I did not know this would be the last time I would ride this year, but then nothing about 2016 went according to any plan, order, or logic. After all, any year that gets off to a start by killing Bowie is obviously manic, an anomaly, a madman. That sounds like sarcasm, but it isn’t. I cried when Lemmy died, I cried when Haggard died, but for all the place he’s held with me since the foggiest early memories of childhood, I didn’t cry when Bowie died. He can’t die. More idea, legend, art than human in the social spectrum, more memory and feeling in my personal spectrum, he existed somewhere beyond what we can grasp, perhaps not on this plane, but past the limits of the physical where other ideas, dreams, and thoughts exist. He was as equally as real and physical yet as distant and beyond immediate comprehension as a star. So what to expect from a year that begins with killing the physical manifestation of something so otherworldly?
Most rides got canceled, extended travel and trips rearranged or undone, even plans and advancement dragged sluggish to the point of frustrating seeming stagnation. I can count the amount of riding done in the second half of that year on one hand, I’m nearly certain.
And I know no one that was having what they can even recount as an all right year.
Then our last ride, a simple afternoon jaunt along a familiar highway to a new to us highway then loop around toward home. Just a simple hundred or so miles, a bit of fresh territory, nothing especially adventuresome, but more so a moment to clear our heads. And what clarity indeed.
That familiar highway looked unfamiliar. In process of widening and resurfacing, it is the same but not at all. Were it not for a few familiar buildings (albeit now closer to the road’s shoulder) along the otherwise very rural highway, I would’ve sworn I was on a new to us road.
Farther south, the highway’s renovation ends and there those same familiar sights, a gas station I most remember from a group of us stopping and chatting on a particularly pleasant run some six or seven years ago (funny the memories attached to something so mundane) then farther along another convenience store albeit one that has been closed for years. The subject of a photograph set some two or three years ago, now the gas pumps are gone and the back of the roof has collapsed. But I could still see that day we stopped and photographed it, the way the sun shone, the adventure we had. And I could still hear the conversation and laughter the long ago day we stopped at the gas station farther back with a group now mostly long gone all our own ways.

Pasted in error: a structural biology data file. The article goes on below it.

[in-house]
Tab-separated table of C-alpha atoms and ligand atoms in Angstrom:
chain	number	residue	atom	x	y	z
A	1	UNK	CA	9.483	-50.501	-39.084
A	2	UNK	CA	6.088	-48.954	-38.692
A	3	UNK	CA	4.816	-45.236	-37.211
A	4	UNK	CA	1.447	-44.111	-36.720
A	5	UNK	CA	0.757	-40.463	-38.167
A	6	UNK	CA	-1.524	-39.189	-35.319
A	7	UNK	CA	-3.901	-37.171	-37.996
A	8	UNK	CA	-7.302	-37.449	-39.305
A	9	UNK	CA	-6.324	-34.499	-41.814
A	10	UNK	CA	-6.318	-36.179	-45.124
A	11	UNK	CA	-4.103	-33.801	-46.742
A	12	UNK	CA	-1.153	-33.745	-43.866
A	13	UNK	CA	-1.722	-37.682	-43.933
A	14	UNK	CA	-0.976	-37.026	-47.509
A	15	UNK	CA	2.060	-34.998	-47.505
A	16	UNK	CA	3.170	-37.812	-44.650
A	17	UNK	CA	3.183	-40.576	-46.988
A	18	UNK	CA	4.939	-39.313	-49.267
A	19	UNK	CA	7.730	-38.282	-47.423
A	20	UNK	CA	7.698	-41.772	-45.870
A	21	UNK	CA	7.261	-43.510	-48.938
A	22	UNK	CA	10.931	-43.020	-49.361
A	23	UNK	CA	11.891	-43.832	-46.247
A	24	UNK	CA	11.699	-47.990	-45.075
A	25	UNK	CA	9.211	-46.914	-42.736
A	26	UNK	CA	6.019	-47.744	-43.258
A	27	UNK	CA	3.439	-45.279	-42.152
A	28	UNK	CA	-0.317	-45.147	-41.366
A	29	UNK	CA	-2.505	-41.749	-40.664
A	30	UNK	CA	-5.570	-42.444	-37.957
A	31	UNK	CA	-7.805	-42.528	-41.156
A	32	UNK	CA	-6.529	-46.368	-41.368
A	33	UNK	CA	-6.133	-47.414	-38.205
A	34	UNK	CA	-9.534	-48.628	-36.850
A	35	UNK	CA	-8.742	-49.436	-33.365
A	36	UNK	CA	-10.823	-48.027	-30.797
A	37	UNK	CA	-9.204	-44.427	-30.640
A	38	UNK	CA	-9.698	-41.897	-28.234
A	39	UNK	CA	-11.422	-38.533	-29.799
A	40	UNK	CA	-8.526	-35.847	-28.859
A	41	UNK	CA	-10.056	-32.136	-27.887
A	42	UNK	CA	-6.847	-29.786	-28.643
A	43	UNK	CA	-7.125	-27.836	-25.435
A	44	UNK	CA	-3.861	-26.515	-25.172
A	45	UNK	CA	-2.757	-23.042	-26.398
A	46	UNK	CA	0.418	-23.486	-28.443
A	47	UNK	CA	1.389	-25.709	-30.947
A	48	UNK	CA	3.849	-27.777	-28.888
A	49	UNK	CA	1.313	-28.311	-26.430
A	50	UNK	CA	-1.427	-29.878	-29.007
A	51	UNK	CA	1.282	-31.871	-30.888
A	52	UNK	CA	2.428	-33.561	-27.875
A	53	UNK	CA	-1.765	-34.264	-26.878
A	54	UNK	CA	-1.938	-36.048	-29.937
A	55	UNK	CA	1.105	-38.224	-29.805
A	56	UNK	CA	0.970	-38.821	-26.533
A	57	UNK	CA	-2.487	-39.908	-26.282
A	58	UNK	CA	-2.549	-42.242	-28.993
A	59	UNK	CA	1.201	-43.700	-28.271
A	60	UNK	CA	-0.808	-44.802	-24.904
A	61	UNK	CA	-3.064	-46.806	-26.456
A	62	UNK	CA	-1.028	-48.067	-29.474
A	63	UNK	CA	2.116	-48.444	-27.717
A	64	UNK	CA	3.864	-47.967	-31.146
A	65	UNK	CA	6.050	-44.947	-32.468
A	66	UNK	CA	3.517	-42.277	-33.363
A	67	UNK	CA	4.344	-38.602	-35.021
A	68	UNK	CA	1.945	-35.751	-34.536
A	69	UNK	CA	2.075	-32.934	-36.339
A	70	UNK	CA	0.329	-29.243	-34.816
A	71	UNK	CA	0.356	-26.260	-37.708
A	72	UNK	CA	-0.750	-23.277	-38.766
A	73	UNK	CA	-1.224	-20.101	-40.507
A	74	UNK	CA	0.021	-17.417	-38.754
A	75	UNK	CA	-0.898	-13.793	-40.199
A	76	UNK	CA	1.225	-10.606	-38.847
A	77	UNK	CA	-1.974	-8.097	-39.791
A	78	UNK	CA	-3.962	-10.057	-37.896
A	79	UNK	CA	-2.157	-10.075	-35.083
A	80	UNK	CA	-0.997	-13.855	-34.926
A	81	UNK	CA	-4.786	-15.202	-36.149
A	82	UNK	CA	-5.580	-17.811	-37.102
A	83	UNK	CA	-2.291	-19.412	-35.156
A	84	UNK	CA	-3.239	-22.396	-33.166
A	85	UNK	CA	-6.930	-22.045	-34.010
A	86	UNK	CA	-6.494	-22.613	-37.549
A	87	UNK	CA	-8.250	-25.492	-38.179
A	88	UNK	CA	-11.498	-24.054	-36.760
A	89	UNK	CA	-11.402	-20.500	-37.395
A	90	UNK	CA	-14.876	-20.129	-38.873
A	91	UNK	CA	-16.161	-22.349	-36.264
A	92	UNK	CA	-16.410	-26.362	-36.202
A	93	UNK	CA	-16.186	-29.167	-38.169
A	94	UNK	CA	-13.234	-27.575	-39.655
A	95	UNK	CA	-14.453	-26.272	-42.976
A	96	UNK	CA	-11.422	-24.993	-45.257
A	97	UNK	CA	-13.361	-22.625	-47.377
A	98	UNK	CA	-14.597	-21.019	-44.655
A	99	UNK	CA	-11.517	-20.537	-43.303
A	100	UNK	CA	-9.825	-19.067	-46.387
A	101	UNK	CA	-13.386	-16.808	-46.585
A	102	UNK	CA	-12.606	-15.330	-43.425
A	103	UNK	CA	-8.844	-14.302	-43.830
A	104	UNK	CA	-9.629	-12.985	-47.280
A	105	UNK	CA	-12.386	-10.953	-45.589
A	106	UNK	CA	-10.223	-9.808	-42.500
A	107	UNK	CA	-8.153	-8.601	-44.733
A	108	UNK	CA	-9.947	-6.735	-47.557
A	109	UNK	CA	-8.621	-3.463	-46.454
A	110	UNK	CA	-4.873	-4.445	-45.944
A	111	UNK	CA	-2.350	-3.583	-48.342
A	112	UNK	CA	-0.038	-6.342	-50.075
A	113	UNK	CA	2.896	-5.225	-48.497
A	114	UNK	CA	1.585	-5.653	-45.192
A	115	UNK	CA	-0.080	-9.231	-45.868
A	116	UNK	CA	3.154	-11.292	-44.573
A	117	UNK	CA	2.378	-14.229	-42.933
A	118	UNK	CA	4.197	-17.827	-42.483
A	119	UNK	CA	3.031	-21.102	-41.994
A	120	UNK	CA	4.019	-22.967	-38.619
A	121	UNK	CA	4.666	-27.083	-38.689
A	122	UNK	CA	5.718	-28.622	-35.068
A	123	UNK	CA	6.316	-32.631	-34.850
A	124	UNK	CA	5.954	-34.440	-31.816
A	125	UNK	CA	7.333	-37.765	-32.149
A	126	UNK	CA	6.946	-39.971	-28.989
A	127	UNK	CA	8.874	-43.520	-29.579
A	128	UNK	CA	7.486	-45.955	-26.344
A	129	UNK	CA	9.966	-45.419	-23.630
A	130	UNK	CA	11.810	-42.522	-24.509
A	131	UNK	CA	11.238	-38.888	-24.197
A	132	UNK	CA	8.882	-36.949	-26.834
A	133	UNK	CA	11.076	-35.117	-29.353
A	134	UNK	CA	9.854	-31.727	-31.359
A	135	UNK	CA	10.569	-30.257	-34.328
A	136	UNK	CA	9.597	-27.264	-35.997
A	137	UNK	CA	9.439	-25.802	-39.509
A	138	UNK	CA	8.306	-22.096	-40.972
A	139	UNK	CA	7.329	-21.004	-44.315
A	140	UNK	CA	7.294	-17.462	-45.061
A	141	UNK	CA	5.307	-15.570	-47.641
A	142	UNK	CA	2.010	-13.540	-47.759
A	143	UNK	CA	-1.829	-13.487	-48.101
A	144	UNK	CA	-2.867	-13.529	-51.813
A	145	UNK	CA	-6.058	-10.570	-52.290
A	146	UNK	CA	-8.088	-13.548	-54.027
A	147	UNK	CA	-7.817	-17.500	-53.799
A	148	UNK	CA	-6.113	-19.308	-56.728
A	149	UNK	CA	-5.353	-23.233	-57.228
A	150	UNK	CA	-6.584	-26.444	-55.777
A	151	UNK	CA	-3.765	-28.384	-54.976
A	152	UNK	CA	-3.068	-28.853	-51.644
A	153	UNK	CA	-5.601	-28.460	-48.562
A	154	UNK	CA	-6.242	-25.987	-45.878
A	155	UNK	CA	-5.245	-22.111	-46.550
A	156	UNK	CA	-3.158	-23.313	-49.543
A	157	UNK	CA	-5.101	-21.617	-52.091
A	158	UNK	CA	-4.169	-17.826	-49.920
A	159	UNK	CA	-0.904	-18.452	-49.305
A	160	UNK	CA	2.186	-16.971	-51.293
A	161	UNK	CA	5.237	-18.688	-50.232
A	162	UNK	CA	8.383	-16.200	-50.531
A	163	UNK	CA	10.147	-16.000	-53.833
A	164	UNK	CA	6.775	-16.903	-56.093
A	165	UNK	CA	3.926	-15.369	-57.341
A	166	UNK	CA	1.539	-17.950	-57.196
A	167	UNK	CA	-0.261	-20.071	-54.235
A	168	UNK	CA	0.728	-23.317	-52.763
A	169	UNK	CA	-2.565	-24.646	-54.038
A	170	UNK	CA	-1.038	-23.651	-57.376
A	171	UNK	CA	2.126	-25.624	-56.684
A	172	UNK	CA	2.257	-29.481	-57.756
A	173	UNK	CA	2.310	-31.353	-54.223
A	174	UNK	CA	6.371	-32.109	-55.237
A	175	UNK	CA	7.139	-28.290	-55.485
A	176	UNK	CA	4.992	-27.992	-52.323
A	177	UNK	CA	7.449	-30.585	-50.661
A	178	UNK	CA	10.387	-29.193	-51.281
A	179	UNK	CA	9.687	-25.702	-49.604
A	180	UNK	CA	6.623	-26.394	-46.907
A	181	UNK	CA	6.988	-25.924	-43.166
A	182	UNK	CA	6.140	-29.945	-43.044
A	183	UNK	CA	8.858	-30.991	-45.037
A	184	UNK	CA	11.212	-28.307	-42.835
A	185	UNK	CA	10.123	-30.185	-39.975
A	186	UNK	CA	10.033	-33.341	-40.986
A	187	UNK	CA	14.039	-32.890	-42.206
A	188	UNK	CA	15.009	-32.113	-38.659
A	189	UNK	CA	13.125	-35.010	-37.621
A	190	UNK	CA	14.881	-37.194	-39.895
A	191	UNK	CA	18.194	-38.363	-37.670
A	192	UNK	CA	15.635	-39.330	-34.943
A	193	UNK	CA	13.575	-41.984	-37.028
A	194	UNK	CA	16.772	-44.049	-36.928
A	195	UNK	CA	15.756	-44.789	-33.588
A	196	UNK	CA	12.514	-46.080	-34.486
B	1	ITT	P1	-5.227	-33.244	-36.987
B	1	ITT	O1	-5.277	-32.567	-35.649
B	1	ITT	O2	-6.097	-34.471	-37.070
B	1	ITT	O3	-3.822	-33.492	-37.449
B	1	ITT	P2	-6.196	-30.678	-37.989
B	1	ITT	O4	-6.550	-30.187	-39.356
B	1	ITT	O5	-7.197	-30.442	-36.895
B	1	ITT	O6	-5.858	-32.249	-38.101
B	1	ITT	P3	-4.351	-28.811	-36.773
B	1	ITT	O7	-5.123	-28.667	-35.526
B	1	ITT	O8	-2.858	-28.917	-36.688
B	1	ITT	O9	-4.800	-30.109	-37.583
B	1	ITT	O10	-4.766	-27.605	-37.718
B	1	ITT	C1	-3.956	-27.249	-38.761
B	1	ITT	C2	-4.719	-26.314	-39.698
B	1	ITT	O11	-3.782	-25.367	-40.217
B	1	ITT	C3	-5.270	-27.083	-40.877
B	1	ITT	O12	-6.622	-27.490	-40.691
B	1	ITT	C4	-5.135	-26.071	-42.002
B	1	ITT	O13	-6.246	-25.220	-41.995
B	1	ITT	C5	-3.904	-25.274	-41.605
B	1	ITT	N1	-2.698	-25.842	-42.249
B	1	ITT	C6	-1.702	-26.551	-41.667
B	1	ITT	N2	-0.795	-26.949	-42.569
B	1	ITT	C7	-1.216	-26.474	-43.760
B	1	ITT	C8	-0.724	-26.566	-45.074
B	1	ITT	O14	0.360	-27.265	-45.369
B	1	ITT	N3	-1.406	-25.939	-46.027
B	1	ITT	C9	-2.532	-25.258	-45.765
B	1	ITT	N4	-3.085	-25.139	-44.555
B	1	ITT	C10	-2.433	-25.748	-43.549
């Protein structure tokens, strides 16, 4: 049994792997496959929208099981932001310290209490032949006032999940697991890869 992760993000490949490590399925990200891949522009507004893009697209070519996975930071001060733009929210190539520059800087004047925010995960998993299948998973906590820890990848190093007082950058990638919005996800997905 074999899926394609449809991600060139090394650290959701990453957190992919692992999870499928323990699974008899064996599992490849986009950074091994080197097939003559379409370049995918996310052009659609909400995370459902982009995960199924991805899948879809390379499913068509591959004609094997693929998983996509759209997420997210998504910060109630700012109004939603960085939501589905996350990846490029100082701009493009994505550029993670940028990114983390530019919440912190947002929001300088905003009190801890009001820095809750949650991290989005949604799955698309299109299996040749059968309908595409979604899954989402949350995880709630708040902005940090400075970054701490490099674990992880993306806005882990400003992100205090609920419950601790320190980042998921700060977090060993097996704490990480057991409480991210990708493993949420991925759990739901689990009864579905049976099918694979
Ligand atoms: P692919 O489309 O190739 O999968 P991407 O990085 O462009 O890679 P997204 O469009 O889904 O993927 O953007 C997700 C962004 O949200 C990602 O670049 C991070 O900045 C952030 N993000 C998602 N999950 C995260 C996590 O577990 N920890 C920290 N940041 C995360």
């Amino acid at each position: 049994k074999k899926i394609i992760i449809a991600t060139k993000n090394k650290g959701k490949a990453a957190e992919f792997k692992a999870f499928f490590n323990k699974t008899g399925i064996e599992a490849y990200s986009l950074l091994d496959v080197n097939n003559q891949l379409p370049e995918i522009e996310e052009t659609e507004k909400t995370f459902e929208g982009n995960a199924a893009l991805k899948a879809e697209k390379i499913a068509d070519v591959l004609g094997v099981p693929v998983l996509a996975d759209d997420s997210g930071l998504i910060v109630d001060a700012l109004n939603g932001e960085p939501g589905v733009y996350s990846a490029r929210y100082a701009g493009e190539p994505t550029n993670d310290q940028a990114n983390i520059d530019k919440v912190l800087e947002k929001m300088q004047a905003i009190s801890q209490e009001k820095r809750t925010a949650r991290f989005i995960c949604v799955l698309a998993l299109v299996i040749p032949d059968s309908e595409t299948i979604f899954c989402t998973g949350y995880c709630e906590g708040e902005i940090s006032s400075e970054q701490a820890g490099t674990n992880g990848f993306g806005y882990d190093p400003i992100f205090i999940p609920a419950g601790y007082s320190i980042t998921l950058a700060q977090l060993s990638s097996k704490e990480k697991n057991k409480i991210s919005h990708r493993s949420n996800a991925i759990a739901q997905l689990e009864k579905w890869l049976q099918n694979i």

Somehow in the cosmic dance, in spite of all the surface changes, the substance remains the same.
And little omens dotted here and there, great predator birds reeling or watching for the high wires. In a field, watching us pass an otherwise unnoticed shadow, a coyote, alone, alert. A turn west onto new to us blacktop, an old county road unused but by the last standbys of this once farm town. Curve after curve and passed the old school, a stunning building now empty but for municipal storage, this little burg must’ve had some money once. Now the road is a patchwork of many shades of gray and black, of lumps and ridges, repairs and needed repairs. And curves. With abundant gravel. And I laughed. I was reminded of my bad habit of putting us on less than appealing roads in search of new adventures and reconnected on another level with that same substance under the surface.
Farther on, the road wound out its curves and the surface became smoother. The dense tree line vanished for pastures rolling outward on both sides, livestock meandering and tilled under fields fading under the winter sunlight.
On and on through familiar towns with charming names like Slaughterville and Little Axe and accidentally missing our turn off we end up in main vein traffic before turning around, looping back, and realizing a subdivision has gone in where the road we wanted had once gone through. Mildly frustrated, we pressed on inconvenienced but undaunted to another road, a fine road that took us around the lake. The air dropped colder under the growing swathe of quilted gray clouds and the glow of sun had vanished. By the time we crossed the lake we’d both been chilled and a stop for warmer gear before pressing on was the only option.
And as I knelt by the engine for warmth, studying the terrifying pink my hands turn when exposed to cold wind too long, I wondered at how this ride encapsulates 2016. Plans fall apart, inconveniences that are little more than just that abound making themselves puffed up and monstrous but without real matter, what seemed like the best path has been wiped away or refaced, and all the changes in the making for years are showing on the surface. And through all the facade changes, the knowing of the substance gets stronger. It was the kind of year when a bit of cutting away at the fabric isn’t just intended to make room for the new, but lacerates painfully deeper and forces recognition of what has indeed changed and what, in spite of unnumbered change, remains whole. Excuses for any of the old won’t do anymore and the only way from here is growth or death by denial. Perhaps every year, every moment is really that transformative but moves slowly enough to go unnoticed like a steely river, while 2016 speedily ripped away at the tangible and intangible, leaving us staring at the real reflecting back.